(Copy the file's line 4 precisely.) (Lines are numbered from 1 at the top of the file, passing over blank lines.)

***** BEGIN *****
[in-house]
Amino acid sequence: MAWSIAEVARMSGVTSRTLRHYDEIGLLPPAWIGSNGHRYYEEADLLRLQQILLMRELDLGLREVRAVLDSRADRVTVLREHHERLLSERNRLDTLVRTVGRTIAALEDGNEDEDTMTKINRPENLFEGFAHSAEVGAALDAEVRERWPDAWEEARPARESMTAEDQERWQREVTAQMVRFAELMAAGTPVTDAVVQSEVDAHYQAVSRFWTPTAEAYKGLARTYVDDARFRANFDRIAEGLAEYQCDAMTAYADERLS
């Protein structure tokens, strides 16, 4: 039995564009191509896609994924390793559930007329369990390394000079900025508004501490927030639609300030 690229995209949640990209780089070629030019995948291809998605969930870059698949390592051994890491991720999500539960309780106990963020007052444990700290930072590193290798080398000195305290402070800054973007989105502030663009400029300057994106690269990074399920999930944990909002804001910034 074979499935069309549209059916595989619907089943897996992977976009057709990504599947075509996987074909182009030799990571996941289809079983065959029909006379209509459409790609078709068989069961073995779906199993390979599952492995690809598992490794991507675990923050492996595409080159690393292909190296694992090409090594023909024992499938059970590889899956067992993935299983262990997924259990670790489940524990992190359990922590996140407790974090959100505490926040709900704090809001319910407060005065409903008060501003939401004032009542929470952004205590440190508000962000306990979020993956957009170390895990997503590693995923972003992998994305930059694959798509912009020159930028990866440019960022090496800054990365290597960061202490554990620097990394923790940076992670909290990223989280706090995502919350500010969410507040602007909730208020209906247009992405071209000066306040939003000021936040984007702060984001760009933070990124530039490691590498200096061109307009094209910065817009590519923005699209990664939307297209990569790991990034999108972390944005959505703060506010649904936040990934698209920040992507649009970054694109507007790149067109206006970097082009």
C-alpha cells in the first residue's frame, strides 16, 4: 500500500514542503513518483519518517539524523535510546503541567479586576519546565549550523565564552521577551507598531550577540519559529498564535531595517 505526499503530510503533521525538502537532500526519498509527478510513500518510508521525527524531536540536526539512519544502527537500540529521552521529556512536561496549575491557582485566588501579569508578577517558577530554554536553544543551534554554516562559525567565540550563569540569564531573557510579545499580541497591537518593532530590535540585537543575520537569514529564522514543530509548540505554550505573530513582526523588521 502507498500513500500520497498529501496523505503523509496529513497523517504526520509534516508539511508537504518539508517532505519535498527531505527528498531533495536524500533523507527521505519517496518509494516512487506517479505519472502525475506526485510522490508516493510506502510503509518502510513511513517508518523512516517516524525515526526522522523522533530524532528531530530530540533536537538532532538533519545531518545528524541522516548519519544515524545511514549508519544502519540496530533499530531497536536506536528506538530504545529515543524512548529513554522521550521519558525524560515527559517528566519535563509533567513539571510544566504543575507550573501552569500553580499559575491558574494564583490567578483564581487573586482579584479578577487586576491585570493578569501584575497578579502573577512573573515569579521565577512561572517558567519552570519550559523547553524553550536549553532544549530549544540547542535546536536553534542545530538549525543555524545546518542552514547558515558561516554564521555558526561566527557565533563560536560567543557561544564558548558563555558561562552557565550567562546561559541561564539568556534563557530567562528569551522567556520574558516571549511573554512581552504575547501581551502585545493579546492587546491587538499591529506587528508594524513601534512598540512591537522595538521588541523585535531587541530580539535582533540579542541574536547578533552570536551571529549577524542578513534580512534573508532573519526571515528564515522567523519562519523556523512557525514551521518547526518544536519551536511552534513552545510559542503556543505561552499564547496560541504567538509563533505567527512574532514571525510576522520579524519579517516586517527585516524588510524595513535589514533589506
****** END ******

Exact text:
C-alpha cells in the first residue's frame, strides 16, 4: 500500500514542503513518483519518517539524523535510546503541567479586576519546565549550523565564552521577551507598531550577540519559529498564535531595517 505526499503530510503533521525538502537532500526519498509527478510513500518510508521525527524531536540536526539512519544502527537500540529521552521529556512536561496549575491557582485566588501579569508578577517558577530554554536553544543551534554554516562559525567565540550563569540569564531573557510579545499580541497591537518593532530590535540585537543575520537569514529564522514543530509548540505554550505573530513582526523588521 502507498500513500500520497498529501496523505503523509496529513497523517504526520509534516508539511508537504518539508517532505519535498527531505527528498531533495536524500533523507527521505519517496518509494516512487506517479505519472502525475506526485510522490508516493510506502510503509518502510513511513517508518523512516517516524525515526526522522523522533530524532528531530530530540533536537538532532538533519545531518545528524541522516548519519544515524545511514549508519544502519540496530533499530531497536536506536528506538530504545529515543524512548529513554522521550521519558525524560515527559517528566519535563509533567513539571510544566504543575507550573501552569500553580499559575491558574494564583490567578483564581487573586482579584479578577487586576491585570493578569501584575497578579502573577512573573515569579521565577512561572517558567519552570519550559523547553524553550536549553532544549530549544540547542535546536536553534542545530538549525543555524545546518542552514547558515558561516554564521555558526561566527557565533563560536560567543557561544564558548558563555558561562552557565550567562546561559541561564539568556534563557530567562528569551522567556520574558516571549511573554512581552504575547501581551502585545493579546492587546491587538499591529506587528508594524513601534512598540512591537522595538521588541523585535531587541530580539535582533540579542541574536547578533552570536551571529549577524542578513534580512534573508532573519526571515528564515522567523519562519523556523512557525514551521518547526518544536519551536511552534513552545510559542503556543505561552499564547496560541504567538509563533505567527512574532514571525510576522520579524519579517516586517527585516524588510524595513535589514533589506